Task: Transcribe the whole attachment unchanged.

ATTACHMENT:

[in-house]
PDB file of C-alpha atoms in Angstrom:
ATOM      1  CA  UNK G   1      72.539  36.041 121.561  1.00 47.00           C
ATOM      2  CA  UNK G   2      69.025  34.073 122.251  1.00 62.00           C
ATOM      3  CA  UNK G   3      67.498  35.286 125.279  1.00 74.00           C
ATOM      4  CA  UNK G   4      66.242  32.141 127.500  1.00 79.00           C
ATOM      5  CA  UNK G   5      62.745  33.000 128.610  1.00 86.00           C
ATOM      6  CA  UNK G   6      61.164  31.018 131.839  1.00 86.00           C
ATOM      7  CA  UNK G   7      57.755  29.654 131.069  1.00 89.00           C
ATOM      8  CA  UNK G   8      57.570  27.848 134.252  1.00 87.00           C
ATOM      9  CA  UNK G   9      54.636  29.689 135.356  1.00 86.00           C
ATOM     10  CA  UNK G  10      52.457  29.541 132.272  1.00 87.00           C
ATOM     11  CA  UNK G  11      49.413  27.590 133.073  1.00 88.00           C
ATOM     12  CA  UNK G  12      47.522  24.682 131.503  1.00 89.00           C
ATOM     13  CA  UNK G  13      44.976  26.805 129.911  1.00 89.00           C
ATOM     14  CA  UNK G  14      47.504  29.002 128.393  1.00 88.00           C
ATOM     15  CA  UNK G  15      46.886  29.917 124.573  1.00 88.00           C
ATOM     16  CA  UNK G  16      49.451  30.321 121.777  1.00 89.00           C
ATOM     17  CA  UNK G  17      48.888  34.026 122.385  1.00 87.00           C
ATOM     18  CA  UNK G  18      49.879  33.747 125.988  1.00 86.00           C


[in-house]
PDB file of C-alpha atoms in Angstrom:
ATOM      1  CA  UNK G   1      72.539  36.041 121.561  1.00 47.00           C
ATOM      2  CA  UNK G   2      69.025  34.073 122.251  1.00 62.00           C
ATOM      3  CA  UNK G   3      67.498  35.286 125.279  1.00 74.00           C
ATOM      4  CA  UNK G   4      66.242  32.141 127.500  1.00 79.00           C
ATOM      5  CA  UNK G   5      62.745  33.000 128.610  1.00 86.00           C
ATOM      6  CA  UNK G   6      61.164  31.018 131.839  1.00 86.00           C
ATOM      7  CA  UNK G   7      57.755  29.654 131.069  1.00 89.00           C
ATOM      8  CA  UNK G   8      57.570  27.848 134.252  1.00 87.00           C
ATOM      9  CA  UNK G   9      54.636  29.689 135.356  1.00 86.00           C
ATOM     10  CA  UNK G  10      52.457  29.541 132.272  1.00 87.00           C
ATOM     11  CA  UNK G  11      49.413  27.590 133.073  1.00 88.00           C
ATOM     12  CA  UNK G  12      47.522  24.682 131.503  1.00 89.00           C
ATOM     13  CA  UNK G  13      44.976  26.805 129.911  1.00 89.00           C
ATOM     14  CA  UNK G  14      47.504  29.002 128.393  1.00 88.00           C
ATOM     15  CA  UNK G  15      46.886  29.917 124.573  1.00 88.00           C
ATOM     16  CA  UNK G  16      49.451  30.321 121.777  1.00 89.00           C
ATOM     17  CA  UNK G  17      48.888  34.026 122.385  1.00 87.00           C
ATOM     18  CA  UNK G  18      49.879  33.747 125.988  1.00 86.00           C